Delivery and Return of Accepted Works
SHIPPING ACCEPTED WORKS
Artists pay shipping to and from the Kansas City Artists Coalition Gallery. Accepted works must be shipped PREPAID and be delivered to the gallery September 27-30. Late or damaged shipments will be returned collect. Works must be shipped in substantial, reusable packing cartons with repacking instructions. (NO Styrofoam peanuts.) Enclose a check for return shipping made payable to the Kansas City Artists Coalition; include insurance amount (if any) works will be returned via UPS. Shipped work will be returned November 11-22.
HAND DELIVERY OF ACCEPTED WORKS
Works may be hand delivered September 30 between 11 a.m. and 4 p.m. Hand delivered work must be picked up November 11, 11a.m.-4p.m.
RETURN OF WORKS
If return shipment cannot be completed, or if works are sent without return shipping provided for, or if hand delivered works are not picked up November 11, the KCSCP will dispose of the work(s) in any way it sees fit without liability or further notice to the artist or lender.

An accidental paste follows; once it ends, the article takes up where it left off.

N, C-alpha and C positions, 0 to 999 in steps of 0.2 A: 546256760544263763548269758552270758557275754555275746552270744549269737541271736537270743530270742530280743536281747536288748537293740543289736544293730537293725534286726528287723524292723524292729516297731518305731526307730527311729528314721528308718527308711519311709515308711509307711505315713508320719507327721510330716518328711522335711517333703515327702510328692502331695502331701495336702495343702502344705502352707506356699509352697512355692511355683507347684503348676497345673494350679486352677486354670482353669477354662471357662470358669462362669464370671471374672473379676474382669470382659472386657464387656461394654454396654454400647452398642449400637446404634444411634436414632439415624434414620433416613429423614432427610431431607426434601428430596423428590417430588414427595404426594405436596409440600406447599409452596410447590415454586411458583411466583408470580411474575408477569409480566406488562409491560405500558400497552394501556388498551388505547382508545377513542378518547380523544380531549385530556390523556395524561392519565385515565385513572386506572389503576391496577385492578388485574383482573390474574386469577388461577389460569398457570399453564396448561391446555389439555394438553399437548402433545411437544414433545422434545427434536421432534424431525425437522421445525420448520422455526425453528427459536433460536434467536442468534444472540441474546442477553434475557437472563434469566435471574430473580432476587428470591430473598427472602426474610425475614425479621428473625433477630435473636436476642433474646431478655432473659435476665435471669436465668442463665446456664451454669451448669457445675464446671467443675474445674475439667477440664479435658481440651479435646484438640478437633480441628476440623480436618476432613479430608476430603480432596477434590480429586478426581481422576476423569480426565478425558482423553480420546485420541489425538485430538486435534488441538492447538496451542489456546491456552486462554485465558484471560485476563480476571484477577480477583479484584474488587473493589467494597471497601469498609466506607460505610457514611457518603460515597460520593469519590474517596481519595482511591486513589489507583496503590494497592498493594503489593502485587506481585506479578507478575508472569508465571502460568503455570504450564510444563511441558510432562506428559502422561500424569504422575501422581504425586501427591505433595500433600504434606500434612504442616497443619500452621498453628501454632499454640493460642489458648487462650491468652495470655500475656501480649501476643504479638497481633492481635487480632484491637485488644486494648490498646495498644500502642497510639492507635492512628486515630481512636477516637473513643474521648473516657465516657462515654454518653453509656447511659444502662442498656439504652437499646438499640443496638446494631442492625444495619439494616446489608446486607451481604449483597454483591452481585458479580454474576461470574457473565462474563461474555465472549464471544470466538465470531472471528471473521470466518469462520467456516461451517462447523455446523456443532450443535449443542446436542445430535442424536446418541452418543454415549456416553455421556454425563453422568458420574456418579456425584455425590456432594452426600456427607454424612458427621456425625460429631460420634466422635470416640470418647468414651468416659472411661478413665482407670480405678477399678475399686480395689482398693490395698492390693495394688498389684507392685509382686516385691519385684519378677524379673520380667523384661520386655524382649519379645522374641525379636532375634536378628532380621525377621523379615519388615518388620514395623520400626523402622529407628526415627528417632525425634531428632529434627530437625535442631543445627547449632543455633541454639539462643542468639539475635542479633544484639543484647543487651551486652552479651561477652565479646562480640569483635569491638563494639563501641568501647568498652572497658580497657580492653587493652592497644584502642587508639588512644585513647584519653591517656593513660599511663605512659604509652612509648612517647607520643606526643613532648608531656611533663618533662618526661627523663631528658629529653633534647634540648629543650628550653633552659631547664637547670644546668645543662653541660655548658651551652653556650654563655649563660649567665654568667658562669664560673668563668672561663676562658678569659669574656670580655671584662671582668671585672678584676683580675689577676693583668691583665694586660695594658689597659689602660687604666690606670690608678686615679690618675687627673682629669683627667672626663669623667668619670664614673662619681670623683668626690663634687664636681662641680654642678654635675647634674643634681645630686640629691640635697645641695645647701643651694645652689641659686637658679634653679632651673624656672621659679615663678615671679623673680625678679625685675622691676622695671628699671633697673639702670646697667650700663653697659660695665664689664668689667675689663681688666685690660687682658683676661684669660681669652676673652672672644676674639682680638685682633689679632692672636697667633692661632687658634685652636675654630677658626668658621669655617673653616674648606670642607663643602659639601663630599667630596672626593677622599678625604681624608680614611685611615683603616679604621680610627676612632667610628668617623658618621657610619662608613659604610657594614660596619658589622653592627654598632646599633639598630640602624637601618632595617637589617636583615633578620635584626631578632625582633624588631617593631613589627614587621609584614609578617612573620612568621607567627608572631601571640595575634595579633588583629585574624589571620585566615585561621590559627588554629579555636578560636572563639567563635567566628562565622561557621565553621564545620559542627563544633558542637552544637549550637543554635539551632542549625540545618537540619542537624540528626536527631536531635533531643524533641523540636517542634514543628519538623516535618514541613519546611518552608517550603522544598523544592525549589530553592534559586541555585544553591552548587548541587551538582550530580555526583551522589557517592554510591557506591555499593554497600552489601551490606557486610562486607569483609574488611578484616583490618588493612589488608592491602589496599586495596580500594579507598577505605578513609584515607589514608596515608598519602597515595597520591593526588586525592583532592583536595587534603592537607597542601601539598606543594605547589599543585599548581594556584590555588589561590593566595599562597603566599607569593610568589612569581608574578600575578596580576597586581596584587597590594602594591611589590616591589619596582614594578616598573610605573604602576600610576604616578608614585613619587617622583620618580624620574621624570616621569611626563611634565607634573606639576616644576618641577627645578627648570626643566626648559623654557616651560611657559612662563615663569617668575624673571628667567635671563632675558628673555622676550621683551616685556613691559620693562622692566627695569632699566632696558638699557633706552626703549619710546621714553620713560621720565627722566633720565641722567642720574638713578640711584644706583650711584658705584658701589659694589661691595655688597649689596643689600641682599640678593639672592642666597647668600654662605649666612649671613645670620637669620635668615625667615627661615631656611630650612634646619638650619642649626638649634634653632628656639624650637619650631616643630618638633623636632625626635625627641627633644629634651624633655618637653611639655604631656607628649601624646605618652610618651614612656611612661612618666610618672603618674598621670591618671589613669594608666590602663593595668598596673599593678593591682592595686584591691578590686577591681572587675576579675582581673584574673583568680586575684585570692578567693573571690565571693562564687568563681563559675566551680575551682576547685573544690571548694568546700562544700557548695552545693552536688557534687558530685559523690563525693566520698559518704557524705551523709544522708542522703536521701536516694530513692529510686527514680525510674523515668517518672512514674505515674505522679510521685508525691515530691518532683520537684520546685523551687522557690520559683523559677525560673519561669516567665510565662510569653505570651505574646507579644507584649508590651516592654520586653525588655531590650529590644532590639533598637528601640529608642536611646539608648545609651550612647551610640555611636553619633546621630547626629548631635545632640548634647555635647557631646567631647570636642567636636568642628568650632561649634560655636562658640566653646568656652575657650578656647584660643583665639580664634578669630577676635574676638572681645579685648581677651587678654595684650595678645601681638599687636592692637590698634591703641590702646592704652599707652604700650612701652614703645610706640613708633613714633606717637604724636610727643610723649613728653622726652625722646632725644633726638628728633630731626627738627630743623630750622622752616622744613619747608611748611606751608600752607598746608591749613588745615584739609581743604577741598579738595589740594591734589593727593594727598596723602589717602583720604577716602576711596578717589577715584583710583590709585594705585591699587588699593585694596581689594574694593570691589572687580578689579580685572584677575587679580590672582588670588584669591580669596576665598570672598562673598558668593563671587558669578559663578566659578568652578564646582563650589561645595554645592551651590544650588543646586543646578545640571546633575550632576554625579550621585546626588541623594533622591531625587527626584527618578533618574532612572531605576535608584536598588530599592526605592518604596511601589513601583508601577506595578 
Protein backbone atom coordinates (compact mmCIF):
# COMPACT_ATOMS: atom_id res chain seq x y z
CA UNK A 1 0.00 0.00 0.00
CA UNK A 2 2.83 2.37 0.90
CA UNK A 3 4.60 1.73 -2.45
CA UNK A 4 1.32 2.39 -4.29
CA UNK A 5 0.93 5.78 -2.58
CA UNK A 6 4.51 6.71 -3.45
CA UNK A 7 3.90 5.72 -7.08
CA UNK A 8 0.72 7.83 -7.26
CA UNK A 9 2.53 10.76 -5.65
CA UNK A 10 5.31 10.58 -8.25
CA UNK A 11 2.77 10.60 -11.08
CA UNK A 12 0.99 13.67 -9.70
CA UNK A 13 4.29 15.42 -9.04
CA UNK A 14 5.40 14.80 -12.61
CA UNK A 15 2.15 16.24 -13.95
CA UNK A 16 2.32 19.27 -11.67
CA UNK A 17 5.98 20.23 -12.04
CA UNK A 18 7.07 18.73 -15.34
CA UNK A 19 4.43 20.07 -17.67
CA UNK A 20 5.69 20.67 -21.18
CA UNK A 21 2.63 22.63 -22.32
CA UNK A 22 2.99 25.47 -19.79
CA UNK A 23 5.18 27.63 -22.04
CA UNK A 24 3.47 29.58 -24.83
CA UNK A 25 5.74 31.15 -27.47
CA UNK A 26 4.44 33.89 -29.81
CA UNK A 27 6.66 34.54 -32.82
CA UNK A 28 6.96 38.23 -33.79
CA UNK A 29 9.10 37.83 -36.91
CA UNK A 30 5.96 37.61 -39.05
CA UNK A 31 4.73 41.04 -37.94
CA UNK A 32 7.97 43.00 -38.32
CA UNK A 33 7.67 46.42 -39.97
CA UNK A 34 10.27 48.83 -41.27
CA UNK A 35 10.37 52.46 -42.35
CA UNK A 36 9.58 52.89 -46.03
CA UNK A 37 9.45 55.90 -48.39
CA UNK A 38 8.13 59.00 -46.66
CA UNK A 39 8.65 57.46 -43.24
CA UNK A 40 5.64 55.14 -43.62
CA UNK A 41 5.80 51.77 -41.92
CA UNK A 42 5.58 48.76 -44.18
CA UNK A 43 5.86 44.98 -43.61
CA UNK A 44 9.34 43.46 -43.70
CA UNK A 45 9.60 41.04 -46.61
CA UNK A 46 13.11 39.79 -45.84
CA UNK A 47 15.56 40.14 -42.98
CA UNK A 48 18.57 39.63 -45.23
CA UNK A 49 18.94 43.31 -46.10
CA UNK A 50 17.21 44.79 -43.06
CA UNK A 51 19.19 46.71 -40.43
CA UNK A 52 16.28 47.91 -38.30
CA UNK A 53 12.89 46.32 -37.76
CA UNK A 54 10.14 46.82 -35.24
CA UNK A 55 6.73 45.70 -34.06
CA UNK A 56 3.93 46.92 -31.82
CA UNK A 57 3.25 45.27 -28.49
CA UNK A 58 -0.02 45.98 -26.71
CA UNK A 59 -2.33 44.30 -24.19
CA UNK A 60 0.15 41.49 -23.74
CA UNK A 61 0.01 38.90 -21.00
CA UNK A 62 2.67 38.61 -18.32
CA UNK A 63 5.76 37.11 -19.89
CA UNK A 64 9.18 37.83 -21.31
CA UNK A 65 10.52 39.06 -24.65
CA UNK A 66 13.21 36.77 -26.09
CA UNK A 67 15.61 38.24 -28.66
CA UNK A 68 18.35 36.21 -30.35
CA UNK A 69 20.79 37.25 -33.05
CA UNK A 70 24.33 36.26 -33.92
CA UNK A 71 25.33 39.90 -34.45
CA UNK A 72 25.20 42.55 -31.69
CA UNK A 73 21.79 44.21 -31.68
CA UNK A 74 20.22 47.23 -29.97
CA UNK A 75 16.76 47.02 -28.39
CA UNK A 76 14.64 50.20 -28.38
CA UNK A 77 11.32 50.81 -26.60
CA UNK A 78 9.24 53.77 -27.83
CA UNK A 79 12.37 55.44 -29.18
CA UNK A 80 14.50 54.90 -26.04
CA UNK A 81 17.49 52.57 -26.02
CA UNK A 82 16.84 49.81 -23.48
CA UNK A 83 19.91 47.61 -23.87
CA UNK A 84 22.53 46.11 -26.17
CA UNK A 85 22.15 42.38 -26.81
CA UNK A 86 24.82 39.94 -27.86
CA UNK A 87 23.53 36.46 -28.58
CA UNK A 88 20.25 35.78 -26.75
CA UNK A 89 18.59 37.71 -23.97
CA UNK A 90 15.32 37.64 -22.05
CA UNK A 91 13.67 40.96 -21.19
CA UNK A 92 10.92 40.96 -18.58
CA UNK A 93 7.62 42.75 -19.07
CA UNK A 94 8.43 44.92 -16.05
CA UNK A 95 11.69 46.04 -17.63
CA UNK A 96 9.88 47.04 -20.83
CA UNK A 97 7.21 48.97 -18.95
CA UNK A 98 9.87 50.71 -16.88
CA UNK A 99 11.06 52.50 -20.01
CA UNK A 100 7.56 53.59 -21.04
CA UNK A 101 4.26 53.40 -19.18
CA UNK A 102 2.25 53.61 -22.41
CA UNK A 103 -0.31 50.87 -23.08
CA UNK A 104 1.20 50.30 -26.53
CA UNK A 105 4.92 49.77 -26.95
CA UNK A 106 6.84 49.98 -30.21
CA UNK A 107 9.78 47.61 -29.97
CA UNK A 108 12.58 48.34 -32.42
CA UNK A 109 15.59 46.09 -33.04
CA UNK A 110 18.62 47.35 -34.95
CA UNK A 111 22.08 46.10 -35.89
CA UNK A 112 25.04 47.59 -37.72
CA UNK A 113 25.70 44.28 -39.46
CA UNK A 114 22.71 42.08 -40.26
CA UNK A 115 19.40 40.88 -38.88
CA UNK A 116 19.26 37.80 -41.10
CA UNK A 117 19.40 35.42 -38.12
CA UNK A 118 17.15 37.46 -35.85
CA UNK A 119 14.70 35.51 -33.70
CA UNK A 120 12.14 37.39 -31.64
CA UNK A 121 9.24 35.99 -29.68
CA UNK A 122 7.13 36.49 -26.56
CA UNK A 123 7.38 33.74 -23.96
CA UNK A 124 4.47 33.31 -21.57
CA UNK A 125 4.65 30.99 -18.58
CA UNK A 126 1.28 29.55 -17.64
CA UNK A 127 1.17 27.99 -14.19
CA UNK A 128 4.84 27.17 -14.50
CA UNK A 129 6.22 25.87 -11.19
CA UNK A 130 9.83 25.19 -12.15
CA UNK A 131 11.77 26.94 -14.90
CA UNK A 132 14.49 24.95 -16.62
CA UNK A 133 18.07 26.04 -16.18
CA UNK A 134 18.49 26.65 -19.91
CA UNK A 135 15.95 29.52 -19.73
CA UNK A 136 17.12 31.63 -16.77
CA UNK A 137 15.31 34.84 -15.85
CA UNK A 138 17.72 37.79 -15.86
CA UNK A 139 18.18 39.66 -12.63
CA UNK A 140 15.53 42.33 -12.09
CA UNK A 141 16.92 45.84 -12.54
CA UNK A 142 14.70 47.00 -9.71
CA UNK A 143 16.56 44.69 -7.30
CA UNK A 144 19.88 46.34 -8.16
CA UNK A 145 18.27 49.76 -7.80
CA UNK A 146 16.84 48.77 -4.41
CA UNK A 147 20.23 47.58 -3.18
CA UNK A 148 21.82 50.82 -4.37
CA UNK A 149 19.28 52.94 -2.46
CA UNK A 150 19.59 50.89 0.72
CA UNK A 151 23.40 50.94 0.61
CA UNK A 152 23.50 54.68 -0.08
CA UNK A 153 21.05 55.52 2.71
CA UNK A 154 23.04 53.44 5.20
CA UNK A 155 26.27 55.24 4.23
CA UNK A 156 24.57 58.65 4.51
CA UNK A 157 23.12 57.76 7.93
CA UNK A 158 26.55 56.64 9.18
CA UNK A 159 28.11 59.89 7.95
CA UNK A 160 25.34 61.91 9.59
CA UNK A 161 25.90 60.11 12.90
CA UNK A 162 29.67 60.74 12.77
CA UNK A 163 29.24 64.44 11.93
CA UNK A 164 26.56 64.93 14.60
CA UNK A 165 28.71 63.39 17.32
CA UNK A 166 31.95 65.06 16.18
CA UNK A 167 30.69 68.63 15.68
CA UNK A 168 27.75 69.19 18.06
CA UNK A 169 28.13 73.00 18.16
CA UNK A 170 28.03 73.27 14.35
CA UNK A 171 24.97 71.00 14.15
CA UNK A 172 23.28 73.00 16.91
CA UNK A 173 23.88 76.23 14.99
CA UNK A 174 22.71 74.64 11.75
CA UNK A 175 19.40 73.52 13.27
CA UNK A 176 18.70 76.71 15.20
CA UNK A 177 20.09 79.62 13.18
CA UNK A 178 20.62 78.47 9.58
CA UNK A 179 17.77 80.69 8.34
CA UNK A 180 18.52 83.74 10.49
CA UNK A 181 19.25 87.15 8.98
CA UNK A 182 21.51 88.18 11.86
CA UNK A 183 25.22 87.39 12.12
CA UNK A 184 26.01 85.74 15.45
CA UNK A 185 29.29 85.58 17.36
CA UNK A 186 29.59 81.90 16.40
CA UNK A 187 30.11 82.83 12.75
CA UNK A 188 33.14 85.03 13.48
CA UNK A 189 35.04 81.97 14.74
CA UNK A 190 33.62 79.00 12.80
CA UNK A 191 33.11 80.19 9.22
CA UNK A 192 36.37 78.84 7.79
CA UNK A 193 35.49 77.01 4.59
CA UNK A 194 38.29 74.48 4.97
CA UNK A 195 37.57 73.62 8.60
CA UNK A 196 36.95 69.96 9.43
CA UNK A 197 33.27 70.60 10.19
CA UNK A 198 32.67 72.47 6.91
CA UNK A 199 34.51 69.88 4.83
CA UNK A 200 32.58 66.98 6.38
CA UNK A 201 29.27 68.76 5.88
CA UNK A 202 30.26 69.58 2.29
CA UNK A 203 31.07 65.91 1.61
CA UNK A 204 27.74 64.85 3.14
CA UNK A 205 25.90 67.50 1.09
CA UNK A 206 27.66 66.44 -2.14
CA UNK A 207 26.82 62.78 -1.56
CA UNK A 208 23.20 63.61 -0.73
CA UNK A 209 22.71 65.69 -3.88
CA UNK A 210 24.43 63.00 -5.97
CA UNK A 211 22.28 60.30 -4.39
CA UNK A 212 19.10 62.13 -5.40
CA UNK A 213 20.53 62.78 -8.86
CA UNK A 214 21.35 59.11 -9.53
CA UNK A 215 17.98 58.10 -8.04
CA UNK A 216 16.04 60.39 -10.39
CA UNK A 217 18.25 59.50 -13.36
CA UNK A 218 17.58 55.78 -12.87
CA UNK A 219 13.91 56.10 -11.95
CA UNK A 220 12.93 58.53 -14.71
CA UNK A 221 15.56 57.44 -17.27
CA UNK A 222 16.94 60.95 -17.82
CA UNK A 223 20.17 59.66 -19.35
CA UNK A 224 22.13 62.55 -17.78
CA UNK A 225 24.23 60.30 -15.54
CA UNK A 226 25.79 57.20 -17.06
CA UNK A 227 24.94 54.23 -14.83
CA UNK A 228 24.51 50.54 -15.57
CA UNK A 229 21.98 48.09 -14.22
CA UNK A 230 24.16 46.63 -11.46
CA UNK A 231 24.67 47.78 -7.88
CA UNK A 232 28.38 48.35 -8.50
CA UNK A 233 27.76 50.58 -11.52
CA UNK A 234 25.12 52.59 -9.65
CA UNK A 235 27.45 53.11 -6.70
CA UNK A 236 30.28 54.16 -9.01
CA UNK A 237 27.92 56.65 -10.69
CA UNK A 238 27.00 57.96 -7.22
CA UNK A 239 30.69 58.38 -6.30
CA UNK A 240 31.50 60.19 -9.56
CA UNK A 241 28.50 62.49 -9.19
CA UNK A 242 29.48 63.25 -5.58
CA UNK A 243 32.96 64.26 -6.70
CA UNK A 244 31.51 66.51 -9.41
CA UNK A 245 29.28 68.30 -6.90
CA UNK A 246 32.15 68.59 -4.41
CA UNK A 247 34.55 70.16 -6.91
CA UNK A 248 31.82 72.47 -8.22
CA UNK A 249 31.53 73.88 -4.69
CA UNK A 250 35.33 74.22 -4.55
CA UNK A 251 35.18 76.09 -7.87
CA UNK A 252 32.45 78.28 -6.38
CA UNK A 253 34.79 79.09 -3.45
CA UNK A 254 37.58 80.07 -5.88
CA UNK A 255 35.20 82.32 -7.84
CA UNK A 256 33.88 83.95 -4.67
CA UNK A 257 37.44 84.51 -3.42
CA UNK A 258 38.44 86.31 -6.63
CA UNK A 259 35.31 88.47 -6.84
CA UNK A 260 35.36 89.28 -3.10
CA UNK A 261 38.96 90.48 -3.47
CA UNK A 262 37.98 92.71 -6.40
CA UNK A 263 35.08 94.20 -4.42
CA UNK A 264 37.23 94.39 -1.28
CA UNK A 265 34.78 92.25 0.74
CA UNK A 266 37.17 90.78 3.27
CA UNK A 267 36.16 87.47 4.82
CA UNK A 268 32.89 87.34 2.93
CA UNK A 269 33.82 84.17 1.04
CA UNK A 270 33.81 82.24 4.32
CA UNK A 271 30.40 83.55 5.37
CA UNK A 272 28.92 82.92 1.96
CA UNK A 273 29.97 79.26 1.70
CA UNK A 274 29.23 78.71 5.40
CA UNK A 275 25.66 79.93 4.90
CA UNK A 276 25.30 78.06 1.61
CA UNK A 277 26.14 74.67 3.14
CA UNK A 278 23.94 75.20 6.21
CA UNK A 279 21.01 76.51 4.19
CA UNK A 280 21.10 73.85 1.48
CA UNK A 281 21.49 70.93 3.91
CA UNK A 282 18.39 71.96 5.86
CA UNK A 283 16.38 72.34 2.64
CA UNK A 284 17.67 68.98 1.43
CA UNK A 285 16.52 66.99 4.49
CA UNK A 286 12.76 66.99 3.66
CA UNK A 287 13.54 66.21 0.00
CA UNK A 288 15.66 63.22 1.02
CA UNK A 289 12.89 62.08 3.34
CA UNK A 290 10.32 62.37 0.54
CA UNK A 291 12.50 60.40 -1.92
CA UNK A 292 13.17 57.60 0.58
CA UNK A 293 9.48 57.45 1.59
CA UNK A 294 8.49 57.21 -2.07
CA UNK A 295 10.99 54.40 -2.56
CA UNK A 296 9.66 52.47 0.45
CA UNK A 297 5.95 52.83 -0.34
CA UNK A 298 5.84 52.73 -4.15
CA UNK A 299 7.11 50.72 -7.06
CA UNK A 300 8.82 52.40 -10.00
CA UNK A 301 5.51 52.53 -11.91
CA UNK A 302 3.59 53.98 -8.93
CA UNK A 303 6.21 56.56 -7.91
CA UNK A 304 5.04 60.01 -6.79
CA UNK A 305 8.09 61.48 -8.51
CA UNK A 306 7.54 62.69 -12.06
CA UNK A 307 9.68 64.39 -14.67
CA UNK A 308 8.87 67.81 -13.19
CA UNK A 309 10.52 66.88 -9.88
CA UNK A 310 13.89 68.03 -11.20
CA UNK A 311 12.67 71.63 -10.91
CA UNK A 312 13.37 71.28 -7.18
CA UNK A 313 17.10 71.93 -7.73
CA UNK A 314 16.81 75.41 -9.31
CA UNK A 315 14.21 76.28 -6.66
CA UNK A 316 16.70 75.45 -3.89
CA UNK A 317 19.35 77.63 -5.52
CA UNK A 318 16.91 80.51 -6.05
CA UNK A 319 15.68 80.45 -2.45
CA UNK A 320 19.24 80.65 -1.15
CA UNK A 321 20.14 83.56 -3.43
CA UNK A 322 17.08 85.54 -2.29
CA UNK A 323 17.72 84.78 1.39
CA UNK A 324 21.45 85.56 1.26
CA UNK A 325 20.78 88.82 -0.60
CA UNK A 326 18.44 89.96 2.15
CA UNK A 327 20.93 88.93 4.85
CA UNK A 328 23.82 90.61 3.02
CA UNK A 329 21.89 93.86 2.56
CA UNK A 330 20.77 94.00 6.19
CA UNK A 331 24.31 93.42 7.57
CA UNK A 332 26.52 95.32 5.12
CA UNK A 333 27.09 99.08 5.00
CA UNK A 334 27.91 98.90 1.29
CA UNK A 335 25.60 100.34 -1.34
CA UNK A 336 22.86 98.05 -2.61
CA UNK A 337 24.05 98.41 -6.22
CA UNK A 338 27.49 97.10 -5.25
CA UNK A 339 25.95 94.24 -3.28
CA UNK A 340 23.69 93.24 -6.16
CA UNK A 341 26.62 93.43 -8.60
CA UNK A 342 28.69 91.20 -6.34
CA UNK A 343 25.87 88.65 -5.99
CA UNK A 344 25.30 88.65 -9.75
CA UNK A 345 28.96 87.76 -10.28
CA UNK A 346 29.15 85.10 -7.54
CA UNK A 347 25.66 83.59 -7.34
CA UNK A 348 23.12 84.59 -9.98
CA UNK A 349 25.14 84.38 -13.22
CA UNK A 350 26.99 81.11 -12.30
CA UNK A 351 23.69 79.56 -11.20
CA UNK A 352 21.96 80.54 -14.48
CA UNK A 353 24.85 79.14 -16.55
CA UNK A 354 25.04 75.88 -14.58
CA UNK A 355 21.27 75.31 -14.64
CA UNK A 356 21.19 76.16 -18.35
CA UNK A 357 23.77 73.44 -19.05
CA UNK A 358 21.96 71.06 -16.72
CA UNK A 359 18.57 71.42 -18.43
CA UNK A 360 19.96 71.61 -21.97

Insurance
The Kansas City Artists Coalition provides insurance for the exhibition. Artists are responsible for providing their own insurance on works during shipment.

UNDERGROUNDwilliams

DEBBIE WILLIAMS "The quintessential "memory keeper," Williams photographs to preserve the bounty she has the opportunity to observe both in daily round and during any travels she is privileged to enjoy. Over the last few years, Williams has discovered that her photographs allow others to journey with her to botanical gardens, her alma mater Princeton University, international tourist sites, and to her backyard even if they cannot join her in person. Williams primarily photographs botanicals in domestic or neighborhood settings, along with vacation sites with my family and friends.